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Scented Trip: Sean Raspet

Sean Raspet interviewed by Chiara Moioli

 

“The math ahead
The math behind it
The path ahead
The path behind it”
.
—Bon Iver, “M◊◊n Water,” from 22, A Million (Bloomington: Jagjaguwar, 2016)

 

Talk to Sean Raspet and you’ll find yourself asking questions like, What is the specific materiality of sodium laureth sulfate? What does SMILES (simplified molecular-input line-entry system) have to do with the naming of an artwork?
Raspet is an artist; flavor and fragrance chemist; and cofounder of the algae-based food company nonfood. He did not primarily train as a scientist, but developed a visceral interest in chemicals, and in the chemistry and materiality underlying the built environment and the economy at large, as a result of looking into the material conditions of our present times. Raspet’s practice involves the registration, circulation, and translation of matter—mostly tweaked chemical formulations of his own creation (in the form of fragrances and scents)—within our economic, scientific, and legislative systems, reflecting on the temporalities of mass-production processes.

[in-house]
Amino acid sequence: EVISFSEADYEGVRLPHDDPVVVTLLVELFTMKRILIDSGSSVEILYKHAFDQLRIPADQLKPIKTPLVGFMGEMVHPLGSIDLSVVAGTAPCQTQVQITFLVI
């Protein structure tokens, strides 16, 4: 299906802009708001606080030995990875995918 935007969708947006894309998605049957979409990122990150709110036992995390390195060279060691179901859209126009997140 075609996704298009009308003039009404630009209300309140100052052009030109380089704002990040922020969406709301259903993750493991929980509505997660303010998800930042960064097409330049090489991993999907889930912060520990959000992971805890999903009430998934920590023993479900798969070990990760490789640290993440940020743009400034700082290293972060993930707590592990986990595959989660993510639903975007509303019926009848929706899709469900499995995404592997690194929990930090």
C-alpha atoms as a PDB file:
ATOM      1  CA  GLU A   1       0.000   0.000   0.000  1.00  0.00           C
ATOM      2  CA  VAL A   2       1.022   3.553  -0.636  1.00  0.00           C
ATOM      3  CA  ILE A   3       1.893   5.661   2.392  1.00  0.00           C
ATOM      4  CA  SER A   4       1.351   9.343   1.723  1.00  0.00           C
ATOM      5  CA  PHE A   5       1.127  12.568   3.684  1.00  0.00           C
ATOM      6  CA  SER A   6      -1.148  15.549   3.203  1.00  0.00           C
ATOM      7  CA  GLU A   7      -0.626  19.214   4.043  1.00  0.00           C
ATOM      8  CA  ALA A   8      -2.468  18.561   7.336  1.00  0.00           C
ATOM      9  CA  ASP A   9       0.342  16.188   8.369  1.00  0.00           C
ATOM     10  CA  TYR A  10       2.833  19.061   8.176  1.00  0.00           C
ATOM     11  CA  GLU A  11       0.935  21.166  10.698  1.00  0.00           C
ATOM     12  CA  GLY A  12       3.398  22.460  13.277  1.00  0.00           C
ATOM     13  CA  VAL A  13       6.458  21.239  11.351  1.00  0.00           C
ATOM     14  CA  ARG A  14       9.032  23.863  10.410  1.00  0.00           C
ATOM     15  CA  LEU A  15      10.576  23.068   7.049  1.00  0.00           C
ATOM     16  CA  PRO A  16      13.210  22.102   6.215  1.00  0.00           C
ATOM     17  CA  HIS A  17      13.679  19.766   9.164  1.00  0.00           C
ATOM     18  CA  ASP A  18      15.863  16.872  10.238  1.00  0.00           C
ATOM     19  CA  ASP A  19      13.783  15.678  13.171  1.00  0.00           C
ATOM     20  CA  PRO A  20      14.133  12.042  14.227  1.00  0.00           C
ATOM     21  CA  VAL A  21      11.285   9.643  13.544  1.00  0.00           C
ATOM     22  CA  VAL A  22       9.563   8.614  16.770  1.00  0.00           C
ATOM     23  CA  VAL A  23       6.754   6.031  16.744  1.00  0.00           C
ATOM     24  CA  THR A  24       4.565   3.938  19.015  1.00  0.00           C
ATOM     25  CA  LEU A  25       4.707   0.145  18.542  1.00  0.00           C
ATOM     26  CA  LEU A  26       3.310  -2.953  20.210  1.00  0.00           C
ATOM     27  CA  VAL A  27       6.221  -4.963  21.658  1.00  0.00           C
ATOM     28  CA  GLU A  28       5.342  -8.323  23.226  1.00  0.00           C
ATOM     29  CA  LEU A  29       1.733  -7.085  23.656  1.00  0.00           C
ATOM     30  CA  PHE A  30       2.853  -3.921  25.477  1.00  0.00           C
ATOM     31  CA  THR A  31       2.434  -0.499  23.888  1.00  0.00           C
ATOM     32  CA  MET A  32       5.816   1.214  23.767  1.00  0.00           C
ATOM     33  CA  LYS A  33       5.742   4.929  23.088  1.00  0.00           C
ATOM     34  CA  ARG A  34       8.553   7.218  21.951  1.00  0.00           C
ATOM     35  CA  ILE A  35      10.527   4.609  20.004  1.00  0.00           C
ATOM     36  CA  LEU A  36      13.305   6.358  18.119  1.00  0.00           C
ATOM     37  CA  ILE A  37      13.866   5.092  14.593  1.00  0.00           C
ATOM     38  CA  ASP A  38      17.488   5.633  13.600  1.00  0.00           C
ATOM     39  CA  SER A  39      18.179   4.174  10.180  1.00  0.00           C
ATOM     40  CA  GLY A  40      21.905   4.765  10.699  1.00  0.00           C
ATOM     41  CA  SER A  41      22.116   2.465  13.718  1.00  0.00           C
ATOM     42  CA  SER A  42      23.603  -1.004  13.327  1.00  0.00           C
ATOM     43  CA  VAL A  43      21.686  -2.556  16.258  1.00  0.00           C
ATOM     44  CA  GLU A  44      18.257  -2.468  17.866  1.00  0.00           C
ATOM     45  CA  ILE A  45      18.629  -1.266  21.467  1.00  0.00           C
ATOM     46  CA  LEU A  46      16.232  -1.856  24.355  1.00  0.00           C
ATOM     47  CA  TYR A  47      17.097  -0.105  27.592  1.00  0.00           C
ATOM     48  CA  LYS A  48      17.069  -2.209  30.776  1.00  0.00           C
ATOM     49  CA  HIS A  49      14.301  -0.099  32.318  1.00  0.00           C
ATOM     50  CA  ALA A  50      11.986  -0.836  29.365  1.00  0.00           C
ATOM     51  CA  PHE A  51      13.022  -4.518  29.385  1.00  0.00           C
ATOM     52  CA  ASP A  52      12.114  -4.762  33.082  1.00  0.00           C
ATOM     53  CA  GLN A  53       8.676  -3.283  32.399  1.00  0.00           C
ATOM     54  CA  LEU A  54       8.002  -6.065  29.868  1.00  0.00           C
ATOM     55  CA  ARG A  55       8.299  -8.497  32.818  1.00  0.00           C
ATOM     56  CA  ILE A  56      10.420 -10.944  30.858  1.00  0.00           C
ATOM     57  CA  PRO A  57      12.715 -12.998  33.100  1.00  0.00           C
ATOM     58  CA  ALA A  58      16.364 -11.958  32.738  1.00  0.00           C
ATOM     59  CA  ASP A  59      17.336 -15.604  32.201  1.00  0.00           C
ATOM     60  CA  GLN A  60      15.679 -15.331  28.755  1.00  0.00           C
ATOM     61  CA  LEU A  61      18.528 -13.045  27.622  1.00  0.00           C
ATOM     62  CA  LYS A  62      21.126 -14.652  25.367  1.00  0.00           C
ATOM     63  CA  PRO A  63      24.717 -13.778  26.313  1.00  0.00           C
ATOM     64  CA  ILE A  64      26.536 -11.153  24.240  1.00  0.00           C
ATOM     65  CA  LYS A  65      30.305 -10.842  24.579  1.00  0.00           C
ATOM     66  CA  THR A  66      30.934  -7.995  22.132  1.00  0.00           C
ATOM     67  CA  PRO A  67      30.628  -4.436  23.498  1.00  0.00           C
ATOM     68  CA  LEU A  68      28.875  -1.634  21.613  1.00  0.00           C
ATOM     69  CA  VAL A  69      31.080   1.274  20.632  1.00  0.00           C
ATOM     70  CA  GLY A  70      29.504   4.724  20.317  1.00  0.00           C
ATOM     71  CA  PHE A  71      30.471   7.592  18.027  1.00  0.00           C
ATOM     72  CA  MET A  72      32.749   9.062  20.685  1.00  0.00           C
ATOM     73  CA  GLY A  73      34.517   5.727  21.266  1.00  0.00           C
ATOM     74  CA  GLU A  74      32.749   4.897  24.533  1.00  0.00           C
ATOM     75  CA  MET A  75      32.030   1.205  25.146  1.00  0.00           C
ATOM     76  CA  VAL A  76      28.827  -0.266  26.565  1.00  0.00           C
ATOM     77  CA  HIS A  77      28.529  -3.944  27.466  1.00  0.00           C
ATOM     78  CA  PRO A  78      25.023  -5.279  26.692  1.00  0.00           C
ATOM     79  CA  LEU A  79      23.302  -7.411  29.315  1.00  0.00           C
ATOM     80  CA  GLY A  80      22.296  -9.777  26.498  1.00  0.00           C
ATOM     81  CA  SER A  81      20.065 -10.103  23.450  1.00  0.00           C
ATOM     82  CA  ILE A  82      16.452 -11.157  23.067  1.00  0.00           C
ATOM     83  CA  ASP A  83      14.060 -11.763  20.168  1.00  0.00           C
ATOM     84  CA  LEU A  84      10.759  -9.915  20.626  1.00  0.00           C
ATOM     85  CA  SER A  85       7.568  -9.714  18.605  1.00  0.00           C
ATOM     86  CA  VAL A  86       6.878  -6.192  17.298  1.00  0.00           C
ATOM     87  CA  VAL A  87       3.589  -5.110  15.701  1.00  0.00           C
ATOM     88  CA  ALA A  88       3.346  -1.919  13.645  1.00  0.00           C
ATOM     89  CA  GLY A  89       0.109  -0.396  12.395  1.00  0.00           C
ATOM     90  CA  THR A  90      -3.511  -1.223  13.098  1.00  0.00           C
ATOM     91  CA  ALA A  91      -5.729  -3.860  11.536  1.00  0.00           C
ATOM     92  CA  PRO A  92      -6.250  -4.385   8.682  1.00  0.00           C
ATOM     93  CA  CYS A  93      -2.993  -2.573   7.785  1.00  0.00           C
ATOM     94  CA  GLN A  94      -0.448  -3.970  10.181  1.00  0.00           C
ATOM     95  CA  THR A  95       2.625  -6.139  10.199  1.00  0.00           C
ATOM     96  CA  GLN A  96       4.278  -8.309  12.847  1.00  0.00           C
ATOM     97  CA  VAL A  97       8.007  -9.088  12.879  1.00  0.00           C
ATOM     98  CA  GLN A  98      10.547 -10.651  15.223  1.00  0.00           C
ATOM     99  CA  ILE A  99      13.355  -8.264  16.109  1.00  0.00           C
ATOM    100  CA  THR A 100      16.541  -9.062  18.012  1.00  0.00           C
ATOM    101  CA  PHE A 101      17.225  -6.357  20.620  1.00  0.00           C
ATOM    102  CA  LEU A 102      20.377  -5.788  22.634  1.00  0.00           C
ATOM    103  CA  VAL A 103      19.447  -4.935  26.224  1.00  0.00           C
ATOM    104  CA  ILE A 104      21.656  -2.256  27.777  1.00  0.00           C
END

In his latest solo show, New Molecules & Stem Cell Retinoid Screen at Empty Gallery, Hong Kong—which is a collaboration with the scientists Kiara Eldred and Shengping Zheng—the artist presents three new fragrance molecules and the sculpture Screen (all 2019). In the exchange below, he defines his artistic path, which is inextricably intertwined with his scientific eagerness; his interest in the Soviet Constructivists and Productivists and the Bauhaus; creating new molecules as a challenging and aesthetically transcendent process; experiencing new materials through smell; the scope (and slippages) of presenting works in an art context while also opening up their potentialities as goods intended for further commodification; and sharing the rights to his productions with the scientists who worked with him on their development, all the while reeling off a vocabulary of substances and nomenclatures worthy of a scientist’s white coat.

 

CHIARA MOIOLI: I find the evolution of your artistic practice rather amazing. You started out as an artist dealing with the surplus of images circulating on- and offline, working primarily with stock photography; you enrolled in a chemistry course at the University of California at Los Angeles and started to investigate the field of flavor engineering; you then applied for a job as a fragrance and flavor engineer at Rosa Labs, Los Angeles; in 2015 you began working for Soylent; and finally, in 2016, with Lucy Chinen you cofounded the algae-based food company nonfood. Your work and studio life seem so entangled, in a Bauhausian sense. Can you unravel how your interest in chemistry came about, and how it affects your practice as an artist?